People who suffer mental illness between 18 and 25 are more likely to experience a range of negative economic effects later in life, according to research from the University of Otago.
Studying 950 people born in Christchurch, researchers found that those who reported suffering from a psychiatric disorder (depression, anxiety disorder, substance dependence, etc) in early adulthood were, at age 30, less likely to be in in paid employment or working full time, were more likely to be receiving benefits, and were earning less money than people who had not experienced such disorders.
Further, the effects worsened as people experienced more than one such episode – as an example, people who had experienced four or more episodes of mental illness were four times more likely to be dependent on welfare benefits, worked on average 6 hours less per week, and earned over $150 dollars less per week, than those who not experienced psychiatric disorders.
The research also showed that the problem is a common one – just over half of those studied had experienced at least one psychiatric disorder between 18 and 25, and two thirds of these people had experienced two or more incidences of illness.
The research, say its authors, shows the importance of early, effective intervention, and that it’s not so much the type of illness, as its frequency, that is important.
The Science Media Centre approached local experts for comment on the paper’s implications. The research itself can be accessed in the SMC Resource Library.
Dr Marc Wilson, of the School of Psychology at Victoria University of Wellington, comments:
“While the question of lifespan impact of psychological problems is an international one, it’s great to see such an important contribution from close to home! While it’s pretty unsurprising that psychological problems during young adulthood can have an ongoing impact on subsequent wellbeing and life outcomes, there has been a question about whether this is due to the psychological problem itself, or the things that might in turn influence that psychological problem in the first place. For example, experiencing childhood abuse is associated with greater psychological problems in later life, and you could argue it’s the impact of that abuse that explains later-life underachievement rather than the psychological problem itself. Thanks to the Christchurch Health and Development Study, we can say that experiencing psychological problems during young adulthood is an important predictor of later-life problems (for example, poorer educational and workforce achievement), EVEN AFTER you take into account many of the things that are themselves predictors of later life problems. In fact, the more psychological problems experienced, the greater the underachievement.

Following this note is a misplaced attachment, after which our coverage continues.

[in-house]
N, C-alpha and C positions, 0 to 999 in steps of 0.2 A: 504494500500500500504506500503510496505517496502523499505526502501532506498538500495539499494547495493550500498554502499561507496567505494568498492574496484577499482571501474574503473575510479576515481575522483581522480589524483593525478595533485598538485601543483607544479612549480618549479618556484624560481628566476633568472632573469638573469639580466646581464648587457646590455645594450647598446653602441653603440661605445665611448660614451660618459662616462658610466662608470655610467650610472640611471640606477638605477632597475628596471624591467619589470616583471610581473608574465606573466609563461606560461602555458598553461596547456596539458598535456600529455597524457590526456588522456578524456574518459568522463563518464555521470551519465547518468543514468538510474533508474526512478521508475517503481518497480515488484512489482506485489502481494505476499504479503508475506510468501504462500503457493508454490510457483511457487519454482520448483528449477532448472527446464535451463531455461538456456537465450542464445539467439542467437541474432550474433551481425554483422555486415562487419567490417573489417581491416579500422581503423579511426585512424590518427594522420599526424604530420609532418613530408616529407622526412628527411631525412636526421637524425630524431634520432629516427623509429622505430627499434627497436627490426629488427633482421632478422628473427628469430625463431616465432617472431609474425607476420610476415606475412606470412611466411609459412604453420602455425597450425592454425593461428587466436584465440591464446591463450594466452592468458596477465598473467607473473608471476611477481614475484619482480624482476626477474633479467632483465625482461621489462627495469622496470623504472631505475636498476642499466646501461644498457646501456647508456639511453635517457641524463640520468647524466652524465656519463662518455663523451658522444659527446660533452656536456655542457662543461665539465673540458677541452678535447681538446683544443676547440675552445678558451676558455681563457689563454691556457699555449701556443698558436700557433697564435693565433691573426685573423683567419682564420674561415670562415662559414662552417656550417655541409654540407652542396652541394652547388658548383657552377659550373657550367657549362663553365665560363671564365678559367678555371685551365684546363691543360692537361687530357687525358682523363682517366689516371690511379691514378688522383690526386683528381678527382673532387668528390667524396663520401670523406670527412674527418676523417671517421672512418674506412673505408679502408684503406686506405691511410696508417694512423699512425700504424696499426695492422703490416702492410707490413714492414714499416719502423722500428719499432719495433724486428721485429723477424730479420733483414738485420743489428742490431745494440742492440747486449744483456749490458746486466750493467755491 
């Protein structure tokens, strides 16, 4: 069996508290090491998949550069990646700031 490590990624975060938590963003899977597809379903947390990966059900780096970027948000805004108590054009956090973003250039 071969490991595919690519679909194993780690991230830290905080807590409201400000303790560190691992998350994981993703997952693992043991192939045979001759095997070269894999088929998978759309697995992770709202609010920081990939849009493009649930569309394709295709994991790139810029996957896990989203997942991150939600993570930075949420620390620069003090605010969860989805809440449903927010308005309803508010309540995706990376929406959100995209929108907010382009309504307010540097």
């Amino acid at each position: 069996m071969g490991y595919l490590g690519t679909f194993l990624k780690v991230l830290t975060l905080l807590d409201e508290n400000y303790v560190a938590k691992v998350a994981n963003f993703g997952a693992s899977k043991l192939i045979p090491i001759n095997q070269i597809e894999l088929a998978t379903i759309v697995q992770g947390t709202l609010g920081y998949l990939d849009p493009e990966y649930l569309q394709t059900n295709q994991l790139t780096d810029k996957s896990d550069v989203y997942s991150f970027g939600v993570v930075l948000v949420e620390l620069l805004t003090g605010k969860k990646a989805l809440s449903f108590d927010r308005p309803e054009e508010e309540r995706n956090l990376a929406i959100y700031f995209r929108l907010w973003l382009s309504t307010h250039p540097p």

“While the majority of people working in mental health would argue that here is not enough funding for mental health in general, this research emphasises something that shouldn’t be a surprise – even in a limited funding environment shouldn’t we be putting as much as we can into identifying at-risk adolescents and treating psychological issues BEFORE they become not just a problem for the individuals affected, but also the communities to which they belong? ”
Dr Daniel Shepherd, of the School of Public Health and Psychosocial Studies at AUT University, comments:
“Fergusson and collaborators have an enviable access to a world class dataset capable of impacting both health policy and practice. While much research has targeted health-related quality of life of individuals with psychiatric diagnoses, this study examines more objective outcomes such as employment and education. The design of their study affords an estimate of inequalities between those with, and those without psychiatric diagnoses, and between individuals with differing numbers of diagnoses. The authors have shunned over-complicated and unnecessary analyses to provide a clear picture of the relationship between psychiatric illness at one time point and negative life outcomes at another.
“This study will raise awareness of the prevalence of mental illness in New Zealand young adults, and the negative impacts of psychiatric illness, which hitherto have not been sufficiently disentangled from other confounding factors. A most important finding is the equality of disorder type (i.e., anxiety, depression, substance abuse) in predicting negative life outcome, and the greater impact of comorbidity / dual diagnosis. For me, this latter finding underlies the immense value of the paper, and begs the question as to how we change our current practices to more effectively treat those with multiple psychiatric diagnoses.
For more information, or to contact any of the experts above, contact the Science Media Centre on tel: 04 499 5476 or email: firstname.lastname@example.org.